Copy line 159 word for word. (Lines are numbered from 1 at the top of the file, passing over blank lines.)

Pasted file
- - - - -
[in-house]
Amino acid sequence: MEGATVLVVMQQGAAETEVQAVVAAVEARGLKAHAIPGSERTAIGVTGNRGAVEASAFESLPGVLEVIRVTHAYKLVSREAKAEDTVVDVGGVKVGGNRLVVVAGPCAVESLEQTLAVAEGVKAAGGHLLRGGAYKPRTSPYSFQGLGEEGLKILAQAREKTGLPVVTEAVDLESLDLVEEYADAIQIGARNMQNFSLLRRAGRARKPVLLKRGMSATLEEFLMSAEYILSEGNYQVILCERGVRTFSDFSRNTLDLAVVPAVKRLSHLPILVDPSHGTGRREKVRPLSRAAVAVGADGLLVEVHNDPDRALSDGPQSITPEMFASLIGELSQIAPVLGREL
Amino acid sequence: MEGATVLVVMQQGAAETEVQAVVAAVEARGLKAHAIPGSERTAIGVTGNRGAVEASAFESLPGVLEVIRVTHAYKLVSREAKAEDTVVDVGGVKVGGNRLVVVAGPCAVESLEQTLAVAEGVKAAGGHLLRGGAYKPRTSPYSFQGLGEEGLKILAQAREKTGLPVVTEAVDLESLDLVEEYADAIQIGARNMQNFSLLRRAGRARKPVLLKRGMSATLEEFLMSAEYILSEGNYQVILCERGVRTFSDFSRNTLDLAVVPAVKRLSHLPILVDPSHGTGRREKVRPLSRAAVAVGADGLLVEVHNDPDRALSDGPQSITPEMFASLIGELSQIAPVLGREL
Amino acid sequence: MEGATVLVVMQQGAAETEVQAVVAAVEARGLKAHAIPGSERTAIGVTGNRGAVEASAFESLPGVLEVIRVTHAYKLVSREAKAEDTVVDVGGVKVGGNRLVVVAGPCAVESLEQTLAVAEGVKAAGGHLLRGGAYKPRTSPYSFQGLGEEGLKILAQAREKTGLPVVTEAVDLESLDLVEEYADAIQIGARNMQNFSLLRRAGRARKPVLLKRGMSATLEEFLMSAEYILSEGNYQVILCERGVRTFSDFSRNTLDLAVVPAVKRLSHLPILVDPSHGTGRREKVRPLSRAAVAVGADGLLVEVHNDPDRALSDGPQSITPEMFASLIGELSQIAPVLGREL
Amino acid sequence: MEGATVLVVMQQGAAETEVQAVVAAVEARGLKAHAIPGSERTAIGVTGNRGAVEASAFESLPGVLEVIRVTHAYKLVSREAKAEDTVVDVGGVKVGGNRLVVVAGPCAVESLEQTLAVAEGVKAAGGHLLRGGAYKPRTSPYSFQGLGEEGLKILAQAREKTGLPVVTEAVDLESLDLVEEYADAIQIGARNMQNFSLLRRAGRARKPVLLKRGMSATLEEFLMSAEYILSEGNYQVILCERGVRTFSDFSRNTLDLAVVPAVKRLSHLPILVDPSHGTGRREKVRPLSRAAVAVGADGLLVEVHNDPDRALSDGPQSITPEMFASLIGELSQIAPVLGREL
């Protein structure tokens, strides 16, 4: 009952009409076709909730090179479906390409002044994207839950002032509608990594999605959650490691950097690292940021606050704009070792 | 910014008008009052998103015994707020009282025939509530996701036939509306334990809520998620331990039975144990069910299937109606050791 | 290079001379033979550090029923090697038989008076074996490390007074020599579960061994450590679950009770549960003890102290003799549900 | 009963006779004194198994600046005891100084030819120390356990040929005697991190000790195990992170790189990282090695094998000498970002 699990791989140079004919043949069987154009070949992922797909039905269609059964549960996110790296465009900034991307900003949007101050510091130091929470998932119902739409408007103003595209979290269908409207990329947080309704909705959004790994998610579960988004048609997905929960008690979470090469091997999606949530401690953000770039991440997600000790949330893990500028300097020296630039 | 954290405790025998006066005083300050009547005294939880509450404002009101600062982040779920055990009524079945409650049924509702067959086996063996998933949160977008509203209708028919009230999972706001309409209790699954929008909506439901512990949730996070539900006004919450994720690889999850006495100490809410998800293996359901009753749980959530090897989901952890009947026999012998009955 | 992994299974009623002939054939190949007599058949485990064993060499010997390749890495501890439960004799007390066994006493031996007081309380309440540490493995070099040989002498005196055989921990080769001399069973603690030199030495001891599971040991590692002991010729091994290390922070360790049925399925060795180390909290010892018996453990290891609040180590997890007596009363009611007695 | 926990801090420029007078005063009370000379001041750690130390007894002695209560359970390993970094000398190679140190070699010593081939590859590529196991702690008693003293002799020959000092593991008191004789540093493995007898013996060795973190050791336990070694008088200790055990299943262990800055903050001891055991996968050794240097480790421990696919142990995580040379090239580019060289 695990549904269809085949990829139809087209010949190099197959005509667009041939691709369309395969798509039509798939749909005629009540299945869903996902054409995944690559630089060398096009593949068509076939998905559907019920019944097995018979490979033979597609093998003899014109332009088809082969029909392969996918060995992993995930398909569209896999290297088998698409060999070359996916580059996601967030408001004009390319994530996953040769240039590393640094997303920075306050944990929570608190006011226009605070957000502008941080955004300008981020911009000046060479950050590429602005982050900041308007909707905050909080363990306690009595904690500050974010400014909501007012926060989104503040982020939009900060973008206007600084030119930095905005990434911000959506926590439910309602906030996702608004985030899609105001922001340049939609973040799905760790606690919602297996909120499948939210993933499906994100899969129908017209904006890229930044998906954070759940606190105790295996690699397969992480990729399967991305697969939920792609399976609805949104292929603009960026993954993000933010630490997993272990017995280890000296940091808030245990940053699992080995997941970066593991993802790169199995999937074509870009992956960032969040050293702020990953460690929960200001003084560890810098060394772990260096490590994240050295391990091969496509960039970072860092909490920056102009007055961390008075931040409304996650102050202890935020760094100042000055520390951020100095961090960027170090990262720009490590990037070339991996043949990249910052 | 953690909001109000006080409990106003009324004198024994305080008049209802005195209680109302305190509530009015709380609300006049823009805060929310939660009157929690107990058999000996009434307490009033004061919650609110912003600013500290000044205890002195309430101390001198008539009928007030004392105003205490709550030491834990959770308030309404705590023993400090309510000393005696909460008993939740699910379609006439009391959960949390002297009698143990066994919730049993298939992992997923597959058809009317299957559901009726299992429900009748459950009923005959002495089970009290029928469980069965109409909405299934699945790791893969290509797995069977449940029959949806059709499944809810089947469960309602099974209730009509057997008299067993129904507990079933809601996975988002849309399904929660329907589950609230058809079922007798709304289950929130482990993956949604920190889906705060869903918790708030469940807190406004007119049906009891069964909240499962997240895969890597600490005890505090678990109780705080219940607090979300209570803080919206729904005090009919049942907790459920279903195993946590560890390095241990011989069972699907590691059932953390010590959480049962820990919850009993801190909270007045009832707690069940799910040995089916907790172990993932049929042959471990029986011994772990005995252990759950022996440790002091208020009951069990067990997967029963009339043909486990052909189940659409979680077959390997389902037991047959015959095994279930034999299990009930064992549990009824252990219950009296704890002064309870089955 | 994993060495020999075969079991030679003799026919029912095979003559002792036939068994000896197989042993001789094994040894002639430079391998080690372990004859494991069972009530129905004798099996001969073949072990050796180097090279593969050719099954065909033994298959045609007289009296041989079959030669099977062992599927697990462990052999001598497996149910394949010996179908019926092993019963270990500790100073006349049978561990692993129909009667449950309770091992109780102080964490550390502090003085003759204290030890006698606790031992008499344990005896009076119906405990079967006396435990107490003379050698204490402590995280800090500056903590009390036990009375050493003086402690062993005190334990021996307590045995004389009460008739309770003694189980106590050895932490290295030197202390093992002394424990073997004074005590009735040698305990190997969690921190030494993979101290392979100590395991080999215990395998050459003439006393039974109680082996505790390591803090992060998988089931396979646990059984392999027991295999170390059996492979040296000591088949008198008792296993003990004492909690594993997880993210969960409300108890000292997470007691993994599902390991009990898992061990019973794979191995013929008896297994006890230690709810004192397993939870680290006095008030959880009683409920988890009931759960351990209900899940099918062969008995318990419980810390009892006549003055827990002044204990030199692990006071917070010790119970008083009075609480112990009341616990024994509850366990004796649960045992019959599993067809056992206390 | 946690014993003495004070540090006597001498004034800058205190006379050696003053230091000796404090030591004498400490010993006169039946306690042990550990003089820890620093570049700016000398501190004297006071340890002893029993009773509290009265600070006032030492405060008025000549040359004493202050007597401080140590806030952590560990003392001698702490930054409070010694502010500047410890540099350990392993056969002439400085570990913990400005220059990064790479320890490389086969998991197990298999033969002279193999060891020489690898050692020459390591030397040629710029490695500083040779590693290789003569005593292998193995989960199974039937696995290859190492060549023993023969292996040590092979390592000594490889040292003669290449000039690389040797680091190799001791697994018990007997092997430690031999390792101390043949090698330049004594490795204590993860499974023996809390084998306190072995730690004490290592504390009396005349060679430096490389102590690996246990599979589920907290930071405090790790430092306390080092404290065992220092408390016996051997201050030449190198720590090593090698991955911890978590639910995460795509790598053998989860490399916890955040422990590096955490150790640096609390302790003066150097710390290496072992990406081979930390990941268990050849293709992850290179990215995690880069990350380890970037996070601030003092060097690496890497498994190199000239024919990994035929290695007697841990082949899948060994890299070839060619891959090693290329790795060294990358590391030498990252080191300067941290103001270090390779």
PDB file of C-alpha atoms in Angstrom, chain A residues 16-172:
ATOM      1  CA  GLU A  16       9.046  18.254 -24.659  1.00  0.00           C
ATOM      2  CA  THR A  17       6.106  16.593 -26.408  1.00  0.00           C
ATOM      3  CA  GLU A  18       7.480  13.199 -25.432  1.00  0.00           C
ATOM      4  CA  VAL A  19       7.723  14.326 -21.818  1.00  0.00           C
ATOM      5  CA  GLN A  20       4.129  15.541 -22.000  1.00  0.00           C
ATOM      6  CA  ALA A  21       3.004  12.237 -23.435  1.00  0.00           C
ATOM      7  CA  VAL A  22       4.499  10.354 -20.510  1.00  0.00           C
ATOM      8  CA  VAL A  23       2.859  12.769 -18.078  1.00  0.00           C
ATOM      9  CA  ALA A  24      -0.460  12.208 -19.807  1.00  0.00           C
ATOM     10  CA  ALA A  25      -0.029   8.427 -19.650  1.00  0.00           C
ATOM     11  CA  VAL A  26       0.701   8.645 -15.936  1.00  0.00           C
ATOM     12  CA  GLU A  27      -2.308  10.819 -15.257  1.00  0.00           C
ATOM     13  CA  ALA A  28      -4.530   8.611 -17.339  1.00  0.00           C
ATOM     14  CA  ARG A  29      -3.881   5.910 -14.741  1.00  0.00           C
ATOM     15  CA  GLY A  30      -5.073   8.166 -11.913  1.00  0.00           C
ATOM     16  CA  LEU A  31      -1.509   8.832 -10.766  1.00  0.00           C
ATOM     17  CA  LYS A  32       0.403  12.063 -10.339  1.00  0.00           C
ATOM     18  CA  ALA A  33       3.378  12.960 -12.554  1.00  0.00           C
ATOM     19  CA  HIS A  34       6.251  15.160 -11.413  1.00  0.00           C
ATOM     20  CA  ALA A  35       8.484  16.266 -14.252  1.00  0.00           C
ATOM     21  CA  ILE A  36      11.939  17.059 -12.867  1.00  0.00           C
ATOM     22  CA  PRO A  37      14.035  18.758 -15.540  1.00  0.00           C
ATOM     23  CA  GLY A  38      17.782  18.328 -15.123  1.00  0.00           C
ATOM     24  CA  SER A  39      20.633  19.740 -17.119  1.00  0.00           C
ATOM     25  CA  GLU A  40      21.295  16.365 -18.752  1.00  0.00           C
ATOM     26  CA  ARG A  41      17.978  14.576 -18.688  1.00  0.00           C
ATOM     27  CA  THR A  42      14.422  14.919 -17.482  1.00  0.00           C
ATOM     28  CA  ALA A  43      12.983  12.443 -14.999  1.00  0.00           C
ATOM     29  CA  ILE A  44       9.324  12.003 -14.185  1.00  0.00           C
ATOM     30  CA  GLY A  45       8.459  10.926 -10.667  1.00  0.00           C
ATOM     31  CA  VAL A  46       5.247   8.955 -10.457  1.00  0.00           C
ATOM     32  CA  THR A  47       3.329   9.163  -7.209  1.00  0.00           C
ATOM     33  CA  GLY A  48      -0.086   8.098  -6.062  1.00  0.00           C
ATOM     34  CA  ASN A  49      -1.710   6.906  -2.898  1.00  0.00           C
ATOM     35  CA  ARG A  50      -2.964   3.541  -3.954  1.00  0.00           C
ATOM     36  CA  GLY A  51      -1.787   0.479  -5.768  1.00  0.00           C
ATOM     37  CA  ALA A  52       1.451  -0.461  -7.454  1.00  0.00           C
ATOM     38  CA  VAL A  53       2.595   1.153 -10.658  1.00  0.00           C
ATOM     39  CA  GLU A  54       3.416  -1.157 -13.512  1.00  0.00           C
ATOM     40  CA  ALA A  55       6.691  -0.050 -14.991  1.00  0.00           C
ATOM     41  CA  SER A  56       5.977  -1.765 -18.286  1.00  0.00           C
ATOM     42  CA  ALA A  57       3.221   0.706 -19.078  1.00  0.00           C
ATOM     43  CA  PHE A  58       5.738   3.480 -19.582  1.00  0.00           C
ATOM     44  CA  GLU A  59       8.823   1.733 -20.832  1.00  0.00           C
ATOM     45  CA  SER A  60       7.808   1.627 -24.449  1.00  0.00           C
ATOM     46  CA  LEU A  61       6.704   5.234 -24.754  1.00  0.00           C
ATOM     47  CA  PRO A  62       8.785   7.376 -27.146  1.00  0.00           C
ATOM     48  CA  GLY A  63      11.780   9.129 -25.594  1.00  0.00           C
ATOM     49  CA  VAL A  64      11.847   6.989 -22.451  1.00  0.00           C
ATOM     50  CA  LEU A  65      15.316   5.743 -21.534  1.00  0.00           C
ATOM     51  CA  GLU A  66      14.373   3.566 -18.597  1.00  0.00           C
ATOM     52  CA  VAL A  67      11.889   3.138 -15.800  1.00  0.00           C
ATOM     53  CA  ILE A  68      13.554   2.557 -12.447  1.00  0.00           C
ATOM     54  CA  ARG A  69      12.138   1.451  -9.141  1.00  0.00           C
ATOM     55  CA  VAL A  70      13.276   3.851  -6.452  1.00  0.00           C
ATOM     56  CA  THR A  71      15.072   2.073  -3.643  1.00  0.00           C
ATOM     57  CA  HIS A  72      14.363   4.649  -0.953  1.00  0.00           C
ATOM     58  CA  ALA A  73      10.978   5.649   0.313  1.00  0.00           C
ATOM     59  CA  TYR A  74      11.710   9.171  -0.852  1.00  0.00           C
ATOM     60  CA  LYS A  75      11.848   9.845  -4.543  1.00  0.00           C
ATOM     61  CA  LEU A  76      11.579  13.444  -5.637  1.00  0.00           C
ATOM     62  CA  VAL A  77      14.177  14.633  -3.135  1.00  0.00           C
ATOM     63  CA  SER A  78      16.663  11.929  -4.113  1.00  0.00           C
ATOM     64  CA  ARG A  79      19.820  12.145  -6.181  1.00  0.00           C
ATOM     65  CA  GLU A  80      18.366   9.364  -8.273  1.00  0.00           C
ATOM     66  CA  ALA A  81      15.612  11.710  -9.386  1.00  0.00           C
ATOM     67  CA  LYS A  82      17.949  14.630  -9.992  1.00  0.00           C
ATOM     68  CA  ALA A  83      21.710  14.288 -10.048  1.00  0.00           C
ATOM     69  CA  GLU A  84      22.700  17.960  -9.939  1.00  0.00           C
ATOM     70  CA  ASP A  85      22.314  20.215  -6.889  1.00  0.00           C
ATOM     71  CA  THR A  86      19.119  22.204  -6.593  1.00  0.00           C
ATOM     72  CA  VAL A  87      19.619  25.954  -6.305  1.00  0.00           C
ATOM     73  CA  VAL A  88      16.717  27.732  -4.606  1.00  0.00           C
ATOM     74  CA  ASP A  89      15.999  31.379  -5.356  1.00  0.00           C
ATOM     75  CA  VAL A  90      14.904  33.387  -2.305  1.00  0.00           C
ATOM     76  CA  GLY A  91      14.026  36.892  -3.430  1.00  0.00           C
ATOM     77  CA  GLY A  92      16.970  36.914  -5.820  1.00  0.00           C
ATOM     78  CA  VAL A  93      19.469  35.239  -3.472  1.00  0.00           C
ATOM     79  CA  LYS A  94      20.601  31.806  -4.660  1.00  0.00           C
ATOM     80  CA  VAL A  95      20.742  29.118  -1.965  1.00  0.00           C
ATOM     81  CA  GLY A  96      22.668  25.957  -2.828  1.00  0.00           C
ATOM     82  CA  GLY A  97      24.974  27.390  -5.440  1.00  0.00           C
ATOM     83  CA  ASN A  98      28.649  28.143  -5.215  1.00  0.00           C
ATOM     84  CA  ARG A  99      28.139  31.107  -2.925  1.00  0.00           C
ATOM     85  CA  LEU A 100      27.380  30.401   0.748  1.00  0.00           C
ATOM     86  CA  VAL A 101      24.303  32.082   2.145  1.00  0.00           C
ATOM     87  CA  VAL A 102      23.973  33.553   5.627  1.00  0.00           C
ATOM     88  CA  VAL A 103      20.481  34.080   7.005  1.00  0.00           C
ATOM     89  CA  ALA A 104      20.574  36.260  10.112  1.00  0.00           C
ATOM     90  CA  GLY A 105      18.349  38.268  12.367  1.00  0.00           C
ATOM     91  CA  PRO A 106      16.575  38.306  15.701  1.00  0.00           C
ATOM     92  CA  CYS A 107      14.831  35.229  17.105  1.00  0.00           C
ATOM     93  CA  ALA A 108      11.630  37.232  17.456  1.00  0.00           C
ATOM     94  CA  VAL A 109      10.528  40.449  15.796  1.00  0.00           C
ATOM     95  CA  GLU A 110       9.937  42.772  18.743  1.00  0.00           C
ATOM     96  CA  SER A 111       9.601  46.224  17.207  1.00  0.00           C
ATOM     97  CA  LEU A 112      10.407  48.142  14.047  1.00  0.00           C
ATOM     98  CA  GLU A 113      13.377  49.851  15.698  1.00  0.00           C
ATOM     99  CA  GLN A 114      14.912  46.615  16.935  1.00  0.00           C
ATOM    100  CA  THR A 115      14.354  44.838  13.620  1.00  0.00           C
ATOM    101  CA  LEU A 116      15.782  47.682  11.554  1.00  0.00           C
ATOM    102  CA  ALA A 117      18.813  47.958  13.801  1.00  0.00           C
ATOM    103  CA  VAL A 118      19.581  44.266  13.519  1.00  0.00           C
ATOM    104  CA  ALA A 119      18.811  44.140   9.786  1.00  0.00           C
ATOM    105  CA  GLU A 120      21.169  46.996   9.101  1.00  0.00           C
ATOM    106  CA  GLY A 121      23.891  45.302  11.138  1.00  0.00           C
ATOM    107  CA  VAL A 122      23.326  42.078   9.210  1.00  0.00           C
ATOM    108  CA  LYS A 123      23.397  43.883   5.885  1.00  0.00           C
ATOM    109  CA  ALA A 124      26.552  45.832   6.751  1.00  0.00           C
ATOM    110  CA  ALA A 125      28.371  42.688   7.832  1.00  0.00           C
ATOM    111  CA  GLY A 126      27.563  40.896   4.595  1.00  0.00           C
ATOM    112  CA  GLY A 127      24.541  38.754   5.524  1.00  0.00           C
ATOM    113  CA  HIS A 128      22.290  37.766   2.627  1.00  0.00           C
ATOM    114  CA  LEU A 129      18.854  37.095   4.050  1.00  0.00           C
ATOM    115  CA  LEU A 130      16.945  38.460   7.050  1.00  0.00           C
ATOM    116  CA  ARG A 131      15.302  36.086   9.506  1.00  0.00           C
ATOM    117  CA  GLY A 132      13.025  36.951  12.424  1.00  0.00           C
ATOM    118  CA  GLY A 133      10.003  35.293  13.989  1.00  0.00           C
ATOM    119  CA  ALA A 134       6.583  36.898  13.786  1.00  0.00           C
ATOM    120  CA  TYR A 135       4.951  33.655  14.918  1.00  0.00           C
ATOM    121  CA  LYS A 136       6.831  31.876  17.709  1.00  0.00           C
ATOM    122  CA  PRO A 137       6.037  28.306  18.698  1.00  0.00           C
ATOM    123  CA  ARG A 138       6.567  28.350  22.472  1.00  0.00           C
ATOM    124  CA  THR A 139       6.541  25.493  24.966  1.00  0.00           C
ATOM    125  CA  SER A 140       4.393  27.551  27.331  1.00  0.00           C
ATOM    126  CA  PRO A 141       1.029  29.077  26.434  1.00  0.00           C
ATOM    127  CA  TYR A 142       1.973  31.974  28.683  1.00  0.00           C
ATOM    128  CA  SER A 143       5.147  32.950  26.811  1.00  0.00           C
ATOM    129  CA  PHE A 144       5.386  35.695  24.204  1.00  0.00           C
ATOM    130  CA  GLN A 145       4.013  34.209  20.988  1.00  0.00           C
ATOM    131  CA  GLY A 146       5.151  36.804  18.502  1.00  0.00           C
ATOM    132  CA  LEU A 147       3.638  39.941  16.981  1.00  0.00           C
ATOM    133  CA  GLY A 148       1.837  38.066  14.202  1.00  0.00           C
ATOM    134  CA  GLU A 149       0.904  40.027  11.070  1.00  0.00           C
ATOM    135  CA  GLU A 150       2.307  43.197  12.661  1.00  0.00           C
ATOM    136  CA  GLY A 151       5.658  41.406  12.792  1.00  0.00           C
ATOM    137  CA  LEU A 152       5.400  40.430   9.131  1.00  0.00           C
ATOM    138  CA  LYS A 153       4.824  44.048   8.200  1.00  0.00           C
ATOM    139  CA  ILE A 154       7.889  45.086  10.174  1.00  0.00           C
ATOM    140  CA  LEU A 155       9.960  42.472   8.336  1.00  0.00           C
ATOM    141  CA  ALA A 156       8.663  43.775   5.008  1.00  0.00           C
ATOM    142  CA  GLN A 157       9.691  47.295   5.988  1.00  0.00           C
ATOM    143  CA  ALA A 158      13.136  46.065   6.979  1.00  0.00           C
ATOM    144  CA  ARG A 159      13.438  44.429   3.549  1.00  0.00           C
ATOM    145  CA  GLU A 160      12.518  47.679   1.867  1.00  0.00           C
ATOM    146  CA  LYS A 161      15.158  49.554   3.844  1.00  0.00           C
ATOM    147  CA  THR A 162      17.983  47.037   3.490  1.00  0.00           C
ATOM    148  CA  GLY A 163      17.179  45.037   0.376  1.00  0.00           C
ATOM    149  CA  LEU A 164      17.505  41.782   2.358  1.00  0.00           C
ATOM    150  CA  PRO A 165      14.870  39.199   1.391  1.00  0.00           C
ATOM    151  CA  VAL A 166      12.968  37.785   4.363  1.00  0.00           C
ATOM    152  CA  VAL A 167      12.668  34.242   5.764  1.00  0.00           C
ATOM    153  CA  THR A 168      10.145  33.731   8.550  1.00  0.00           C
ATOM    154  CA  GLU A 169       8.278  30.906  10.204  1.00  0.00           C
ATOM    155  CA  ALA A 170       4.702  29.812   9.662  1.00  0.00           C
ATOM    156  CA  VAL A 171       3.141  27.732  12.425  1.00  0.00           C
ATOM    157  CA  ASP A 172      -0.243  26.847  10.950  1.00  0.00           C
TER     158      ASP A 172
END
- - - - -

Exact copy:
ATOM    152  CA  VAL A 167      12.668  34.242   5.764  1.00  0.00           C